2010 | Achievement and Award
Passive Smoking raises Blood Pressure - The World First Result from the Ohasama Study - Expected to promote the strengthening of anti-passive smoking measures
A research group led by Professor Yutaka Imai, Associate Professor Takayoshi Ohkubo at Graduate School of Pharmaceutical Sciences, Tohoku University and Tohoku University Hospital Medical IT Center has clarified that women who are passive smokers have higher home blood pressure (BP) than those who are non-passive smokers. The result has been obtained from the Ohasama Study on BP and cardiovascular diseases, and published online in Journal of Hypertension.
It has been clarified that passive smoking causes cancer and cardiovascular diseases, in addition to the well known fact that smoking causes various diseases including lung cancer. A report said that passive smoking impairs vascular function. The dysfunction of vascular system leads to raised BP.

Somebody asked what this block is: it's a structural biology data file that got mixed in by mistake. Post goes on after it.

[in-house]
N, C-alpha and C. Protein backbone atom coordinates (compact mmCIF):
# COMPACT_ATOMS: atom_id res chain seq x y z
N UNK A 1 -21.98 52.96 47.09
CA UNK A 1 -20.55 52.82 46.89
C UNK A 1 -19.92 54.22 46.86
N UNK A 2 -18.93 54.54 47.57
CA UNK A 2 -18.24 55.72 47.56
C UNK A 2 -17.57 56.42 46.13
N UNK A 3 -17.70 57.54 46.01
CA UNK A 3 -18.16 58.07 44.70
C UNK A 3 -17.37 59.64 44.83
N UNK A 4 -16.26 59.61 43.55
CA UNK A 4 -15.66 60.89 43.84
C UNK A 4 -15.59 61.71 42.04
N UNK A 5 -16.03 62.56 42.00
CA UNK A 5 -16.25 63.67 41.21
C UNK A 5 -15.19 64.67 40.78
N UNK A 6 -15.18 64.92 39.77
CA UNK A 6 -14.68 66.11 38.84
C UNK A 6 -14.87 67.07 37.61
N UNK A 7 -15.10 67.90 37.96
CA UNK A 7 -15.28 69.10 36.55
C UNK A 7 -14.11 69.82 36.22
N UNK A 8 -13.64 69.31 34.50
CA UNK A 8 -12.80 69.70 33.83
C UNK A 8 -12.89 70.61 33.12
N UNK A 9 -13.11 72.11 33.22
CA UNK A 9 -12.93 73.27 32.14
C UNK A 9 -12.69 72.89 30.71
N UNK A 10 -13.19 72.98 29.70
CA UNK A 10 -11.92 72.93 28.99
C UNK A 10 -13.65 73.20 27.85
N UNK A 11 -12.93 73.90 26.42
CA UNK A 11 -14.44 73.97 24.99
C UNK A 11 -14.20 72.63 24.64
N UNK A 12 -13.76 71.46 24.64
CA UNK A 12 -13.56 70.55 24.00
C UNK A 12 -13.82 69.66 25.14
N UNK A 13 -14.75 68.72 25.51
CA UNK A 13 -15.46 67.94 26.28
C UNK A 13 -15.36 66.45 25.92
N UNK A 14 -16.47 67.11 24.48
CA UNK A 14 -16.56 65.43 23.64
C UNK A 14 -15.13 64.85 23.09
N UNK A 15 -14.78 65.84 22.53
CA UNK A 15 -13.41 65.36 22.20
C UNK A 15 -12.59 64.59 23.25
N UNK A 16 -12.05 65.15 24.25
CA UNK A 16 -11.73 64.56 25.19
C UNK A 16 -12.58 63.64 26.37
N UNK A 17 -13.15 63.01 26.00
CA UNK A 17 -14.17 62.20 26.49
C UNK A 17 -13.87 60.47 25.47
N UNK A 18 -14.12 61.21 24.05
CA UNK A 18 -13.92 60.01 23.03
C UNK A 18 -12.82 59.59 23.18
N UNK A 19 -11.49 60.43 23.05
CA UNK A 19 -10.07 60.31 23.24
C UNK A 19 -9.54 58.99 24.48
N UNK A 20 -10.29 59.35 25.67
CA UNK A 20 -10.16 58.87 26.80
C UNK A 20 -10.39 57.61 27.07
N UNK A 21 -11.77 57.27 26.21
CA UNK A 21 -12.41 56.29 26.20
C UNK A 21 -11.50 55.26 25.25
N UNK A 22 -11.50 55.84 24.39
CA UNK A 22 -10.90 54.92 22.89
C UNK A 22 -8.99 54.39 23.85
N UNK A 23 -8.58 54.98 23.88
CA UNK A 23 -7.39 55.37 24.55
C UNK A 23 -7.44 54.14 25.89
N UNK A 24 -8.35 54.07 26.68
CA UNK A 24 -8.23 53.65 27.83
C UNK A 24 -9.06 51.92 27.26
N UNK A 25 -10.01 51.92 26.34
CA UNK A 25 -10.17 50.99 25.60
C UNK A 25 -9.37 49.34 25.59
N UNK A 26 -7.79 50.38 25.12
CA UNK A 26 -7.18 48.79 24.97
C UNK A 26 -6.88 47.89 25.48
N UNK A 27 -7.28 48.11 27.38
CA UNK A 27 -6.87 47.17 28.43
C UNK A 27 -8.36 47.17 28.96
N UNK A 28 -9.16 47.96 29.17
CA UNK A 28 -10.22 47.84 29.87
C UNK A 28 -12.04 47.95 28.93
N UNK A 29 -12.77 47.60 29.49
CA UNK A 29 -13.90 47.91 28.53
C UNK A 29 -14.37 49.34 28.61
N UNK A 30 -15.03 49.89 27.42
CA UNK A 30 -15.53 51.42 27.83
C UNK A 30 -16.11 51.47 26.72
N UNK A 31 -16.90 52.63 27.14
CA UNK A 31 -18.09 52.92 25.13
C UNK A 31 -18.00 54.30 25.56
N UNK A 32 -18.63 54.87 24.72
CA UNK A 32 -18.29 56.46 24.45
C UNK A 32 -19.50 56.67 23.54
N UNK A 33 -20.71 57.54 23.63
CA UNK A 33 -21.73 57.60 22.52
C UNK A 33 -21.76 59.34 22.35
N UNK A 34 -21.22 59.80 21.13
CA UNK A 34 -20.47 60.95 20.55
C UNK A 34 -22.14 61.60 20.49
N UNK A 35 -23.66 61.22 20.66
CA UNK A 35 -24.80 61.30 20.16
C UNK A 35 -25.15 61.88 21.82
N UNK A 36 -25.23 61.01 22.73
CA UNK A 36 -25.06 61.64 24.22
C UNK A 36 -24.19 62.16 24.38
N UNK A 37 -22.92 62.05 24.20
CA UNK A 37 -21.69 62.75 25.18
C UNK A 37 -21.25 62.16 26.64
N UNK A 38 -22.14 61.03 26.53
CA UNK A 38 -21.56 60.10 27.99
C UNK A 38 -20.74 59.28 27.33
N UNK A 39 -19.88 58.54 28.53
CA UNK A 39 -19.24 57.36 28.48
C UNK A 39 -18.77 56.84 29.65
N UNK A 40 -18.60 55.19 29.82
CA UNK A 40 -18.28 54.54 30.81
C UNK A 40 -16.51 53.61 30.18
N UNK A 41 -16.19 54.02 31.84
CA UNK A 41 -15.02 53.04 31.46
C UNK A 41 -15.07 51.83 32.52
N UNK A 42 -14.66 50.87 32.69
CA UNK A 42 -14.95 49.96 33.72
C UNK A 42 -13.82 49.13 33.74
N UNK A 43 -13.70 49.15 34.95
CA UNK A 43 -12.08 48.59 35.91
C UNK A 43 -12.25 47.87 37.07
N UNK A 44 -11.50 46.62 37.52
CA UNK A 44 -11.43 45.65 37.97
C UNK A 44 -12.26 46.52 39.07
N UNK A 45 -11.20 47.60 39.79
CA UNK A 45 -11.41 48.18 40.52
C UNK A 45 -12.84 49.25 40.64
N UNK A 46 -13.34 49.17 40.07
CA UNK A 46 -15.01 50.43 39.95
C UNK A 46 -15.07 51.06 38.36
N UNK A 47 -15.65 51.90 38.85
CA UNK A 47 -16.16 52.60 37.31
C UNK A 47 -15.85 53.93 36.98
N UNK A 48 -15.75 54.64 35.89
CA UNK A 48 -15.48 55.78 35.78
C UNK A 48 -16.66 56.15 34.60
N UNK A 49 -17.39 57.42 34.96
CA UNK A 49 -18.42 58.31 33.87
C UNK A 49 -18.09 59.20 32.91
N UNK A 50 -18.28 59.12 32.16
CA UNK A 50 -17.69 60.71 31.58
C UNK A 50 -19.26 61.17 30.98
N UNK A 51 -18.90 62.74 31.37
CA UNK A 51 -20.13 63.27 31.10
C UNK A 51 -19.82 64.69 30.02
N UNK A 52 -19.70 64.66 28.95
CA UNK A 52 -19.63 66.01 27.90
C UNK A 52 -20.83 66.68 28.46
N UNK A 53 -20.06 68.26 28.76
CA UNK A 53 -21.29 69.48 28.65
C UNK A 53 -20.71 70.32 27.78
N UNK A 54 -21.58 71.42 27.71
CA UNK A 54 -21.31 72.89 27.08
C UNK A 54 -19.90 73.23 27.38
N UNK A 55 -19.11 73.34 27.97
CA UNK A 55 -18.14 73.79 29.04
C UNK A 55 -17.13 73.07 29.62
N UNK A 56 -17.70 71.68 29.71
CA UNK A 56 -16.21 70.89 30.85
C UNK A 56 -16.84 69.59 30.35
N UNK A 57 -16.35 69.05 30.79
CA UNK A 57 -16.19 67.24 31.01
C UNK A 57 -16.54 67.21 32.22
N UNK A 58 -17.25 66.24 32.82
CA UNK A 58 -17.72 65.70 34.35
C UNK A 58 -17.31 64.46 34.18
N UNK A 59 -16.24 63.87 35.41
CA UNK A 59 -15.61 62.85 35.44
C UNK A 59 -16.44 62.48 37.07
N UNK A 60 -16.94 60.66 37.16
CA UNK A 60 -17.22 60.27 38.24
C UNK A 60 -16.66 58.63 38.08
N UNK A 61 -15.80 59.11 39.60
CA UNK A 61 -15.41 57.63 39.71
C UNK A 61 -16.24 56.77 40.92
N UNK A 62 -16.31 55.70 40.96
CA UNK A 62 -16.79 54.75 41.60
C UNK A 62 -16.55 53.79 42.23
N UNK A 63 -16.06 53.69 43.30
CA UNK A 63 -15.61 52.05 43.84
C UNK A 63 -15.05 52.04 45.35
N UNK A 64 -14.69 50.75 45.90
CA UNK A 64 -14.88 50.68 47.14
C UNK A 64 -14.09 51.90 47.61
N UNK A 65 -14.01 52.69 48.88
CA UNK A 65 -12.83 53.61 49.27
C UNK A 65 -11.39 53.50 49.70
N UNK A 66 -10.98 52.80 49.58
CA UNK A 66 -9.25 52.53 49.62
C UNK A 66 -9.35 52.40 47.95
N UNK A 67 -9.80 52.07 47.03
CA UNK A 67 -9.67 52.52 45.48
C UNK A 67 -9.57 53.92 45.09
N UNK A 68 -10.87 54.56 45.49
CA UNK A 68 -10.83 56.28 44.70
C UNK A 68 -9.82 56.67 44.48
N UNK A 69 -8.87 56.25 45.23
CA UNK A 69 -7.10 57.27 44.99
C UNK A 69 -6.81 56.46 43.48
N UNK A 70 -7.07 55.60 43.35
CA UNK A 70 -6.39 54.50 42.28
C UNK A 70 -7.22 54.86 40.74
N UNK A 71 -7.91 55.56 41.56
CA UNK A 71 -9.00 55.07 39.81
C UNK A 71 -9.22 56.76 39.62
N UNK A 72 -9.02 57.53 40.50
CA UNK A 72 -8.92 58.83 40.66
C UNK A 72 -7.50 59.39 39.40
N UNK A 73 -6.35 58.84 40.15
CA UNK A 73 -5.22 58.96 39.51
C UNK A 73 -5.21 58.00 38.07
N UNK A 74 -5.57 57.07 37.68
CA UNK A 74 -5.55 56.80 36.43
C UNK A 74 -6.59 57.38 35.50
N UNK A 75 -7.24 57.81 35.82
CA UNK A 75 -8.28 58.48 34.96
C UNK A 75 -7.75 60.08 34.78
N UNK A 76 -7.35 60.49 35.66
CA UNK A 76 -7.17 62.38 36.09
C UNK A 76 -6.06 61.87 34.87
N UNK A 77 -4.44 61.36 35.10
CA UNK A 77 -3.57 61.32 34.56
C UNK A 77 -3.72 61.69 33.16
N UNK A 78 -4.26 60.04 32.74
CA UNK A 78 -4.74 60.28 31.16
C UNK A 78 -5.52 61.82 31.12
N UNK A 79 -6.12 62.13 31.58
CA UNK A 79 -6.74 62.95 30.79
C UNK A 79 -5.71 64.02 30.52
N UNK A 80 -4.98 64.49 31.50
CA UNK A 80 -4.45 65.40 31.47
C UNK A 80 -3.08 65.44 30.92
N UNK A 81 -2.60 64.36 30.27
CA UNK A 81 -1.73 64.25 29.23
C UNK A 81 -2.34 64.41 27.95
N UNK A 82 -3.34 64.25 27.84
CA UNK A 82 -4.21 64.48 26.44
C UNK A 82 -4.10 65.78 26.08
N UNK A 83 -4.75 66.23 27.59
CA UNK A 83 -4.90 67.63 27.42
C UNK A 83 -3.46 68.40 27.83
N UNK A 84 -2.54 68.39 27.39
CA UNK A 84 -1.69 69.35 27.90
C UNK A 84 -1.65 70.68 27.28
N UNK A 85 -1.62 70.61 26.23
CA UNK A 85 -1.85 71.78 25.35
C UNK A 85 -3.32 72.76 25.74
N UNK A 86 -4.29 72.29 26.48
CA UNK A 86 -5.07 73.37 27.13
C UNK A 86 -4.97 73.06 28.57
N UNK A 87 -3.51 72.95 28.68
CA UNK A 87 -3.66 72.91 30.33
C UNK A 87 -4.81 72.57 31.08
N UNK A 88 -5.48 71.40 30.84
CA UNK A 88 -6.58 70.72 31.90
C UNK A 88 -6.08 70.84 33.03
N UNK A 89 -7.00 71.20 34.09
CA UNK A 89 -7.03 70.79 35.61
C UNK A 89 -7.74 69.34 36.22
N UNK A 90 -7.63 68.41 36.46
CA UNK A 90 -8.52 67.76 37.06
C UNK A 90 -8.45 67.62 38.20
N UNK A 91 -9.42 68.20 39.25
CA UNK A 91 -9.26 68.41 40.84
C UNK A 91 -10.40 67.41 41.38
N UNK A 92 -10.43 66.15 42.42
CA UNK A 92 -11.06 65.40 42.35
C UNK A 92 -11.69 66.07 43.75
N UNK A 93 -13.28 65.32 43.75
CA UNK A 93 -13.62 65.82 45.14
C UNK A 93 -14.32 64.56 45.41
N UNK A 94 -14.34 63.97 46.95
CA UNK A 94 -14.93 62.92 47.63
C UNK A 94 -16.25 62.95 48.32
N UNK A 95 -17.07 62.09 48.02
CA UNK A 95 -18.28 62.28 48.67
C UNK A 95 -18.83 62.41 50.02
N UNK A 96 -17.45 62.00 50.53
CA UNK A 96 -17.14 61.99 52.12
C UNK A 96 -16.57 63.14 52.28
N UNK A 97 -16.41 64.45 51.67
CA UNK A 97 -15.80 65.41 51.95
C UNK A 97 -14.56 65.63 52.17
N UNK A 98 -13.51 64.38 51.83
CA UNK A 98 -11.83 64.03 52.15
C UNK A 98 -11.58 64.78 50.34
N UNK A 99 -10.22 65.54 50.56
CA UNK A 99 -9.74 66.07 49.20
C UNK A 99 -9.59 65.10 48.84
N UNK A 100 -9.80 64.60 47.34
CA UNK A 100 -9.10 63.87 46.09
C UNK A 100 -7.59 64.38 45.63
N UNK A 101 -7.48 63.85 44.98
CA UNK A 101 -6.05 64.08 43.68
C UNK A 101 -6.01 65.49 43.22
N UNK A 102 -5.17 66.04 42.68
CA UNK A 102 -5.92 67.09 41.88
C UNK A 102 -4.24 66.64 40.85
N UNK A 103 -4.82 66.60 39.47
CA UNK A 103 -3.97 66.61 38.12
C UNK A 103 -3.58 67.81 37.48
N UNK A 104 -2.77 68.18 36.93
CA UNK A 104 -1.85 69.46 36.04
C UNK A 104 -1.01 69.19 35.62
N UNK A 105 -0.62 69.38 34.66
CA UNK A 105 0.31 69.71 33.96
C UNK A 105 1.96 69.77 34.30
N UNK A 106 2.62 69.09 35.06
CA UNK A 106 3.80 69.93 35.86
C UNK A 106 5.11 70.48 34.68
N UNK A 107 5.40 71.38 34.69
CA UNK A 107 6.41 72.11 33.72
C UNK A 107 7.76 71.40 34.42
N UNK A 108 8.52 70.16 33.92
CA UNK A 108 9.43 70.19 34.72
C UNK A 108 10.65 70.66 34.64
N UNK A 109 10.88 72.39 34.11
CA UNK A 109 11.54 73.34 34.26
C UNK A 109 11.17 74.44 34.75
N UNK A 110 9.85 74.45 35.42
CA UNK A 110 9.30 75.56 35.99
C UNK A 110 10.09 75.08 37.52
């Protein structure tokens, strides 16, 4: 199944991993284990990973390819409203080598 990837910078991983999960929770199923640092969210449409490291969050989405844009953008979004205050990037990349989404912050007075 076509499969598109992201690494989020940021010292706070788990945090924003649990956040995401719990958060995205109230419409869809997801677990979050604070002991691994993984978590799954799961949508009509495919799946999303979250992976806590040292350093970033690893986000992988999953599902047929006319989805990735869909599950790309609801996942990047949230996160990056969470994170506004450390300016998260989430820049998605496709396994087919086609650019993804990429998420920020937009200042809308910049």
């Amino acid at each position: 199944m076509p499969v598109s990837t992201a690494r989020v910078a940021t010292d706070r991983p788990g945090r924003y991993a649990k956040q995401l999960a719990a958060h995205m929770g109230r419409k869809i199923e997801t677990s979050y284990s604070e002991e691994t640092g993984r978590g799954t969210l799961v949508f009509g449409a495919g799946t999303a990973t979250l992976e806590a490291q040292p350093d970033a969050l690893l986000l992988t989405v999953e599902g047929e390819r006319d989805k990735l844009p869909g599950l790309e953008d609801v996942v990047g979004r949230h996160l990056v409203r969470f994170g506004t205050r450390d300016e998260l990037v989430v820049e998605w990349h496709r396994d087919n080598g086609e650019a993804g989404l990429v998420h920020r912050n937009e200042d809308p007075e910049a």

However, it has not been elucidated that passive smoking raises BP. In this study, the research group has focused on home BP for longtime and stable measurement, and examined the association between BP and passive smoking.
The study is of 579 non-smoking women in Ohasama –cho, Iwate Prefecture. They were requested to answer questions and measure home BP. The analysis shows that systolic BP of passive smokers at home and worksite is 4 mmHg higher than those who are not, which is the world’s first result. The raise of 4 mmHg has a major impact on public health. If the national average of systolic BP lowers by 2 mmHg, mortality due to stroke could decrease by 9000.
An increase in systolic BP is a major risk factor for cardiovascular diseases including stroke. Passive smoking may raise BP to increase the risk of the diseases. Policy for passive smoking should be taken promptly.
The achievement has been produced with the assistance of 2009 Research Grant Projects by Ministry of Health, Labour and Welfare, and by Japan Arteriosclerosis Prevention Fund.
Professor Yutaka Imai
Graduate School of Pharmaceutical Sciences, Tohoku University
E-mail: rinsyo*mail.pharm.tohoku.ac.jp (Replace * with @)
Assistant Professor Ryusuke Inoue
Tohoku University Hospital Medical IT Center
E-mail: rinoue*sic.med.tohoku.ac.jp (Replace * with @)